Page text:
Who has ever claimed that spacecraft can "jump" from orbit to another?  The proper term is to "transfer" from one orbit to another.

Do you really suggest that a spacecraft can leave one orbit around a star/sun/planet/moon and start an orbit around another star/sun/planet/moon?
Arianespace seems to think that it's possible.
WASHINGTON — European launch provider Arianespace is planning a rideshare mission to the moon in 2023 as an early step toward increasing Europe’s involvement in lunar activity, CEO Stéphane Israël said Oct. 22. 

Israël, speaking at the 70th International Astronautical Congress here, said the rideshare mission will be able to deliver 8,500 kilograms into a lunar transfer orbit. Orbiters and/or landers would reach the moon three days after liftoff, he said.
Rideshare! Lunar transfer orbit? What on Earth is it? Arianespace (CEO Stéphane Israël) can only put max 400 kg in orbits around Earth and after that the owners of the satellites can do what ever they like with them. But not transfer them to other orbits. No way.

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markjo

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Re: Orbits. How do they work?
« Reply #371 on: October 20, 2020, 10:17:06 AM »
Rideshare! Lunar transfer orbit? What on Earth is it? Arianespace (CEO Stéphane Israël) can only put max 400 kg in orbits around Earth and after that the owners of the satellites can do what ever they like with them. But not transfer them to other orbits. No way.
It seems that you're a shareholder that doesn't even know the product line that you invested in.  From the Ariane 5 User Manual:
https://www.arianespace.com/wp-content/uploads/2011/07/Ariane5_Users-Manual_October2016.pdf
Quote
The heavy lift capability of the launcher, associated with the large flexibility of the  upper  part  configurations  and  Arianespace  long demonstrated  ability  to manage  the  shared  launch  policy,  enables  Ariane  5  to  carry  any  type  of spacecraft, from the lightest ones (1000 kg or less) to the tallest and heaviest ones (9500 kg or even more), in shared or single launch, towards the standard GTO.

Also, the lunar ride share is for the upcoming Ariane 6.
https://www.arianespace.com/wp-content/uploads/2018/04/Mua-6_Issue-1_Revision-0_March-2018.pdf
« Last Edit: October 20, 2020, 10:29:48 AM by markjo »
Science is what happens when preconception meets verification.
Quote from: Robosteve
Besides, perhaps FET is a conspiracy too.
Quote from: bullhorn
It is just the way it is, you understanding it doesn't concern me.

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Heiwa

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Re: Orbits. How do they work?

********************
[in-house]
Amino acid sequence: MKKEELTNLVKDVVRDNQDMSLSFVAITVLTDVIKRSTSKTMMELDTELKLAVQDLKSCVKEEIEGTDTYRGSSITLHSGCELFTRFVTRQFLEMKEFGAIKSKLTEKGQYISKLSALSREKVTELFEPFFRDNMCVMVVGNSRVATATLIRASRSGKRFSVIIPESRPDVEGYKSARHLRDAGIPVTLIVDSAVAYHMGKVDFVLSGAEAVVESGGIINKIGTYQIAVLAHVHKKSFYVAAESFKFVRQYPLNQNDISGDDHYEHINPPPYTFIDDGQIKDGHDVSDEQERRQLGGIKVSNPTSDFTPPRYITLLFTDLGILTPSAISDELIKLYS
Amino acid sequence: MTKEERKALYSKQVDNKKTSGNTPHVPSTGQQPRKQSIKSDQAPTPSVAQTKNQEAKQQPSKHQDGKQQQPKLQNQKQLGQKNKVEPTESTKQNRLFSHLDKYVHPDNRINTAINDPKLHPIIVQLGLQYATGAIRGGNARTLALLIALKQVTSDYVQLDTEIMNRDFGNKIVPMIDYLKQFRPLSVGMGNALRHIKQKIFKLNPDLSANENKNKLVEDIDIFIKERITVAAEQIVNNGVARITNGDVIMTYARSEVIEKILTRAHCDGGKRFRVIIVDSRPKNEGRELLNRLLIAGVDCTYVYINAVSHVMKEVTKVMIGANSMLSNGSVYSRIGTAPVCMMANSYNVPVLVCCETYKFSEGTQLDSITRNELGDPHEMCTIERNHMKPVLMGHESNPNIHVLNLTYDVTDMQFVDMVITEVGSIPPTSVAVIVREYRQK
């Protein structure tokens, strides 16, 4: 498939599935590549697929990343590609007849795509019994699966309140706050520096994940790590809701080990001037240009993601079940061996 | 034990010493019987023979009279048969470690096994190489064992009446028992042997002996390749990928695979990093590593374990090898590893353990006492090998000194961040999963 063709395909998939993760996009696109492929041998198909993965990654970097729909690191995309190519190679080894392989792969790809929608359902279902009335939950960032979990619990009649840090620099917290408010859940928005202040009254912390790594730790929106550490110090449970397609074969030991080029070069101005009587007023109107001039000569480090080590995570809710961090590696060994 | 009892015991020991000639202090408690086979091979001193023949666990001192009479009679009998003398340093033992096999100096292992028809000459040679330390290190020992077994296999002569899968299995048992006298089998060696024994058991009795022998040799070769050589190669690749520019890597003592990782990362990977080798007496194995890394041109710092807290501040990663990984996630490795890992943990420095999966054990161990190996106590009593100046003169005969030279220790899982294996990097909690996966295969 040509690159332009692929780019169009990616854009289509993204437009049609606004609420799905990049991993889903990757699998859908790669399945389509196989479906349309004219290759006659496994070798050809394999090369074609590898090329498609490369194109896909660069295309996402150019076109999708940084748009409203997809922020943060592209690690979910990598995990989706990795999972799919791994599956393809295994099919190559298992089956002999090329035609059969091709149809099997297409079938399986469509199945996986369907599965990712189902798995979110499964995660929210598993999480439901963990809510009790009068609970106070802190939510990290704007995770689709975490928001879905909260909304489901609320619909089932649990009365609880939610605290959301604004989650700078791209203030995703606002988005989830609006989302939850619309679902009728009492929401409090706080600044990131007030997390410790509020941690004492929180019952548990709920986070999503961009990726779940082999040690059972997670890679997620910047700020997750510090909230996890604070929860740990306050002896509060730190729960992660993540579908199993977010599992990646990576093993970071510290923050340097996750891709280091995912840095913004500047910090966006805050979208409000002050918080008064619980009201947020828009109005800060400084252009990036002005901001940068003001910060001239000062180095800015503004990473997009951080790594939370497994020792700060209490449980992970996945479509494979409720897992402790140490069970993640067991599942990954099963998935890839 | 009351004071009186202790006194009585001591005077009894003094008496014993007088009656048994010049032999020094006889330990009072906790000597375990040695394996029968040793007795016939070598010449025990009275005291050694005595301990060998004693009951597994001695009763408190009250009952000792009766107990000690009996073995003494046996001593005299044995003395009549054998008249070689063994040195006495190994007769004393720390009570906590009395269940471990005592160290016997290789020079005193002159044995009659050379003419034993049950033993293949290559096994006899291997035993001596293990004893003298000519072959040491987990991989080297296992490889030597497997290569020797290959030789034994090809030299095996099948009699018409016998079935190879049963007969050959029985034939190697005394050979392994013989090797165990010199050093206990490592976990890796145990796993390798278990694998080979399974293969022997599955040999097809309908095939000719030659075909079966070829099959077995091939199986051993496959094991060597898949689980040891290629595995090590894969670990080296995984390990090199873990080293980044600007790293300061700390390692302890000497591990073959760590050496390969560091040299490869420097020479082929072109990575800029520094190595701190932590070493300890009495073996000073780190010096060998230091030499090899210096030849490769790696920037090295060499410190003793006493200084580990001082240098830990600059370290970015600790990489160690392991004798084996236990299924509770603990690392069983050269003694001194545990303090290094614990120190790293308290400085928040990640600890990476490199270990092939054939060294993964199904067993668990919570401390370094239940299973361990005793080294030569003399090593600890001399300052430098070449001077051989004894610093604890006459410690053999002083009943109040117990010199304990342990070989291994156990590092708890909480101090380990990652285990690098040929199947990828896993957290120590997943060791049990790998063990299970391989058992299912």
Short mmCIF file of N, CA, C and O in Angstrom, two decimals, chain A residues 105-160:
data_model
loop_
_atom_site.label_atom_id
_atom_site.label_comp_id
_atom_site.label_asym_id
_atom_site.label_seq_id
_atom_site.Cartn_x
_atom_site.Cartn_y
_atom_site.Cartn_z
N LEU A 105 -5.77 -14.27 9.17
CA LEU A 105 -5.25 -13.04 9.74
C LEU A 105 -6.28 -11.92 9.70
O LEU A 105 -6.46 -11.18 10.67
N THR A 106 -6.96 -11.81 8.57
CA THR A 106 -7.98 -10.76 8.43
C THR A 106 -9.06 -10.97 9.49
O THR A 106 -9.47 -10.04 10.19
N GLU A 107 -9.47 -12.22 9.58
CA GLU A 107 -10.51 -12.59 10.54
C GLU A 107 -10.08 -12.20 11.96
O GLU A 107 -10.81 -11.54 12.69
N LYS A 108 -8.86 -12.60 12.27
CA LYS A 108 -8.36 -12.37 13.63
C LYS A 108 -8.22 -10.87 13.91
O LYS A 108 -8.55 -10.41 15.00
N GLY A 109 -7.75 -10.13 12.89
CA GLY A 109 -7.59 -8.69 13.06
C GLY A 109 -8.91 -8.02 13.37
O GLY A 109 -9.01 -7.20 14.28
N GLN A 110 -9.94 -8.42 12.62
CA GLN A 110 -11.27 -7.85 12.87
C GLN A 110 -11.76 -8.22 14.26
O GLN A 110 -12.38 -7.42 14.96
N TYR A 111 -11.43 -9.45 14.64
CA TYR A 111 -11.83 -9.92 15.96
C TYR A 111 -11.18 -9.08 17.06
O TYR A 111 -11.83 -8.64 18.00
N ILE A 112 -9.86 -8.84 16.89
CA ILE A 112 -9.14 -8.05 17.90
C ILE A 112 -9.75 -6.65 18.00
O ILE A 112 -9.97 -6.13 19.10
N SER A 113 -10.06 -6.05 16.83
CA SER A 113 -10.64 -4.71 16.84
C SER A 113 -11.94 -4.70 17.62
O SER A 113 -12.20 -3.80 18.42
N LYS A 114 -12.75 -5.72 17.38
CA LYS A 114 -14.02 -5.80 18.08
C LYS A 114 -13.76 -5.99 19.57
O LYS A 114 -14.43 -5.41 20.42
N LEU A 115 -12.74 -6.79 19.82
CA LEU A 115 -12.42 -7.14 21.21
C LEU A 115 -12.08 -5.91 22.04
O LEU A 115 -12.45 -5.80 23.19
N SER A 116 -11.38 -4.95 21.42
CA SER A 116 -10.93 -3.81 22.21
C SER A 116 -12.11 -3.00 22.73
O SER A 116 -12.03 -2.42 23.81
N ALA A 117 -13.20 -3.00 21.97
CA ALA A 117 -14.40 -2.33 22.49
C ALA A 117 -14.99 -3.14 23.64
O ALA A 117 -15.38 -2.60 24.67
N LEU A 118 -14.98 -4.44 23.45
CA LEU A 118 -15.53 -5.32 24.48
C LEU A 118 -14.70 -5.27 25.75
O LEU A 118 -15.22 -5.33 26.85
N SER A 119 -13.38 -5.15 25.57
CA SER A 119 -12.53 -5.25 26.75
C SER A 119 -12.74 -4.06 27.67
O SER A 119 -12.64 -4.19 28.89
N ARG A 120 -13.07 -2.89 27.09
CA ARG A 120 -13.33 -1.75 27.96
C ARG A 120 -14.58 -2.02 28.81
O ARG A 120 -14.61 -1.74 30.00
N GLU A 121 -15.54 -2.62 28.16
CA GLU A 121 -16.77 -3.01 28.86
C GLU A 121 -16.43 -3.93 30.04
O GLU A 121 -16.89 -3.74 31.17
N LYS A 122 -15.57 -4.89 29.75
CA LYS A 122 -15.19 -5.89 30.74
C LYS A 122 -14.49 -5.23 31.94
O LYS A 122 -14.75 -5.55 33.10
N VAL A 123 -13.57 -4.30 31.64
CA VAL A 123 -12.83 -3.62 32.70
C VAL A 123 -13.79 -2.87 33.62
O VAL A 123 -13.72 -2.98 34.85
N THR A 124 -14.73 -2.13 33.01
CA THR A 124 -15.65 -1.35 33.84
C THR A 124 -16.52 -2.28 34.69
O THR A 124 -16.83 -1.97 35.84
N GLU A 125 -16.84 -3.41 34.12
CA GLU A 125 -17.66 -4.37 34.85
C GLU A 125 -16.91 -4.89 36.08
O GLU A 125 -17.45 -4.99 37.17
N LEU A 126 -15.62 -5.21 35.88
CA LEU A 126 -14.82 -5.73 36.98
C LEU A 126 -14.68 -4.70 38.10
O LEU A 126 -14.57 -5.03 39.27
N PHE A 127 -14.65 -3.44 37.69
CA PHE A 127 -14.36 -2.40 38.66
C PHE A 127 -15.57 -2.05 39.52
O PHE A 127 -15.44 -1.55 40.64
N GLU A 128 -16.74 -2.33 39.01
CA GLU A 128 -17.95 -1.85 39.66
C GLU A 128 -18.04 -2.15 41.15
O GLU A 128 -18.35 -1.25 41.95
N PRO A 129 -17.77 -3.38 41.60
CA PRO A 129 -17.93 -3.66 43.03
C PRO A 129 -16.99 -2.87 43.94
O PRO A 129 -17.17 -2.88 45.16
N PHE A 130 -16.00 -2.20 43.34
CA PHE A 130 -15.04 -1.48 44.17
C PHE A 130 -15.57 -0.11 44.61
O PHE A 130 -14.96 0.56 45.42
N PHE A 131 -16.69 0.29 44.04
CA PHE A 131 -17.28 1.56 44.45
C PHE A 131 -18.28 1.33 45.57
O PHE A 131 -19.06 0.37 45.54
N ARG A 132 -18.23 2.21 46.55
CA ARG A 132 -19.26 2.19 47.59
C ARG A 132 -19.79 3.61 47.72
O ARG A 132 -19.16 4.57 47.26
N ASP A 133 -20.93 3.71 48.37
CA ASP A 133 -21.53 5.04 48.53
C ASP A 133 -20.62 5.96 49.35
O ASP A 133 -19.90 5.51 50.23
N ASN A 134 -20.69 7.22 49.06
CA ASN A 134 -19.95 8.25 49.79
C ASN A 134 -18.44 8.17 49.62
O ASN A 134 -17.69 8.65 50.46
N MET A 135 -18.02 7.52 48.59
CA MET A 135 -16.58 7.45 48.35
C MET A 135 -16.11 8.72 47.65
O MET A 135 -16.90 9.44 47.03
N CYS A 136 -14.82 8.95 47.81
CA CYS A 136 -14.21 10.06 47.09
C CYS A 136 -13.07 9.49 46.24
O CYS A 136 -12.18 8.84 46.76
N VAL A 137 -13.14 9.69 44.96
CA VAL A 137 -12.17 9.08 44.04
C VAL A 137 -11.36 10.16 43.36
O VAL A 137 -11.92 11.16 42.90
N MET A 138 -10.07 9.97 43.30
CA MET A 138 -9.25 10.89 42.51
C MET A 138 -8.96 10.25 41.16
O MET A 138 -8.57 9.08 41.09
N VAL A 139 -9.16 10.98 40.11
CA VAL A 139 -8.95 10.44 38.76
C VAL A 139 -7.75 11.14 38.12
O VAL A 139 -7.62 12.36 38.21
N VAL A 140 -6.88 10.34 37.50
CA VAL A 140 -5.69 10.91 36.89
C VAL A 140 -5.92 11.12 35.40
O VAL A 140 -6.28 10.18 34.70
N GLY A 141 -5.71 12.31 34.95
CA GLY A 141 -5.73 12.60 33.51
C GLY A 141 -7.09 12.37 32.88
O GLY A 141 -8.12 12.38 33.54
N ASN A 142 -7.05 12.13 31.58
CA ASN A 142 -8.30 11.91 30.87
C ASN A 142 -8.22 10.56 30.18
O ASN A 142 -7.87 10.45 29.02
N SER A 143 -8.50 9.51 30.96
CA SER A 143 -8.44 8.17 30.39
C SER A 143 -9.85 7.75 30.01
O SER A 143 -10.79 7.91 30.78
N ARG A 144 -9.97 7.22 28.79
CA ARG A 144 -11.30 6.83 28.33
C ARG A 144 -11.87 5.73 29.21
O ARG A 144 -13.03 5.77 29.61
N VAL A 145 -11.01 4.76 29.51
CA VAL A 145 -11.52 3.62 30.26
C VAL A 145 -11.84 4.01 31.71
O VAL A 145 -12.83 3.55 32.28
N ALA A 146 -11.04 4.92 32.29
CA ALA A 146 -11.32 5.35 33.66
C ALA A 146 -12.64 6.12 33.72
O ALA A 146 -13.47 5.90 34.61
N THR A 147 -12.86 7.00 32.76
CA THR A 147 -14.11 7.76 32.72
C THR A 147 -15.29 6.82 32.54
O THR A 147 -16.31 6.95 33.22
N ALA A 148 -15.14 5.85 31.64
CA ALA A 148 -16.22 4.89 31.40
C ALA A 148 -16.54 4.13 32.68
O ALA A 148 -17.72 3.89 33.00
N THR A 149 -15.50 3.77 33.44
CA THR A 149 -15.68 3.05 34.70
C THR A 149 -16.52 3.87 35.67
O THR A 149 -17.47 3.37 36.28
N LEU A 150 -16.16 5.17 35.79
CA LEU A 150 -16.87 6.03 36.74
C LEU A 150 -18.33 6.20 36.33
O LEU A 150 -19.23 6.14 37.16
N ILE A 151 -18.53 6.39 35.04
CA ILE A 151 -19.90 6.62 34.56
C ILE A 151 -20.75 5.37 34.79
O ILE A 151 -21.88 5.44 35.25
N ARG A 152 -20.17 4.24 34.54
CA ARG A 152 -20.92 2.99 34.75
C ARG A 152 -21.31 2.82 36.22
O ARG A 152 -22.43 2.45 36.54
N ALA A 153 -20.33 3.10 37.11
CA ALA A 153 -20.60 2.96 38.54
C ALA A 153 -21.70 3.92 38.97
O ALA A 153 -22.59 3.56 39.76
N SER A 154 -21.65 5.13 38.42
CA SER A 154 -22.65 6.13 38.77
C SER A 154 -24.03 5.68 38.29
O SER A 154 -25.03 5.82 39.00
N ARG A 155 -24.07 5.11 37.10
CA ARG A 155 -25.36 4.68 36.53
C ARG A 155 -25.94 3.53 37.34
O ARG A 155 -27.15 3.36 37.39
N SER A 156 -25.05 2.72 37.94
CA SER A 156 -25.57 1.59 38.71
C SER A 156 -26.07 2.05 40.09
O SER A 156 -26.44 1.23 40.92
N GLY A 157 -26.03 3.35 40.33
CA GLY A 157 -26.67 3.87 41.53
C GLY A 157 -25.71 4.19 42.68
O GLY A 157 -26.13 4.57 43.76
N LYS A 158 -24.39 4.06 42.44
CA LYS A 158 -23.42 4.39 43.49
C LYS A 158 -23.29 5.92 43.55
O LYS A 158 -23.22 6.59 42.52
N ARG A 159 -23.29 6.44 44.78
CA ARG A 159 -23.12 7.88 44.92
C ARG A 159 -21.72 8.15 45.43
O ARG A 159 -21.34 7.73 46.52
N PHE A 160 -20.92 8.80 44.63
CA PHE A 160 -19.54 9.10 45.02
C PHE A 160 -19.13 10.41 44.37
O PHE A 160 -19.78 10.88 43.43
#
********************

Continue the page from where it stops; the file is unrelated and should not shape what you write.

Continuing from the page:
« Reply #372 on: October 20, 2020, 11:54:14 AM »
Rideshare! Lunar transfer orbit? What on Earth is it? Arianespace (CEO Stéphane Israël) can only put max 400 kg in orbits around Earth and after that the owners of the satellites can do what ever they like with them. But not transfer them to other orbits. No way.
It seems that you're a shareholder that doesn't even know the product line that you invested in.  From the Ariane 5 User Manual:
https://www.arianespace.com/wp-content/uploads/2011/07/Ariane5_Users-Manual_October2016.pdf
Quote
The heavy lift capability of the launcher, associated with the large flexibility of the  upper  part  configurations  and  Arianespace  long demonstrated  ability  to manage  the  shared  launch  policy,  enables  Ariane  5  to  carry  any  type  of spacecraft, from the lightest ones (1000 kg or less) to the tallest and heaviest ones (9500 kg or even more), in shared or single launch, towards the standard GTO.

Also, the lunar ride share is for the upcoming Ariane 6.
https://www.arianespace.com/wp-content/uploads/2018/04/Mua-6_Issue-1_Revision-0_March-2018.pdf
You are right. Imagine Arianespace say they can send a spacecraft into an elliptic orbit around Earth that reach where the Moon orbits Earth at 385 000 km altitude after unknown time. There the spacecraft has vertical velocity 0 m/s and will start to drop back to Earth again, while the Moon speeds by at >1000 m/s in the horizontal direction and will return after 28 days. Fantastic. Now - how does the spacecraft change its orbit around Earth to start orbiting the Moon?

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markjo

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Re: Orbits. How do they work?
« Reply #373 on: October 20, 2020, 01:13:44 PM »
You are right.
Thank you.

Imagine Arianespace say they can send a spacecraft into an elliptic orbit around Earth that reach where the Moon orbits Earth at 385 000 km altitude after unknown time. There the spacecraft has vertical velocity 0 m/s and will start to drop back to Earth again, while the Moon speeds by at >1000 m/s in the horizontal direction and will return after 28 days. Fantastic. Now - how does the spacecraft change its orbit around Earth to start orbiting the Moon?
Why don't you ask Arianespace at their next shareholder meeting?
Science is what happens when preconception meets verification.
Quote from: Robosteve
Besides, perhaps FET is a conspiracy too.
Quote from: bullhorn
It is just the way it is, you understanding it doesn't concern me.

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Heiwa

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Re: Orbits. How do they work?
« Reply #374 on: October 20, 2020, 06:43:19 PM »
You are right.
Thank you.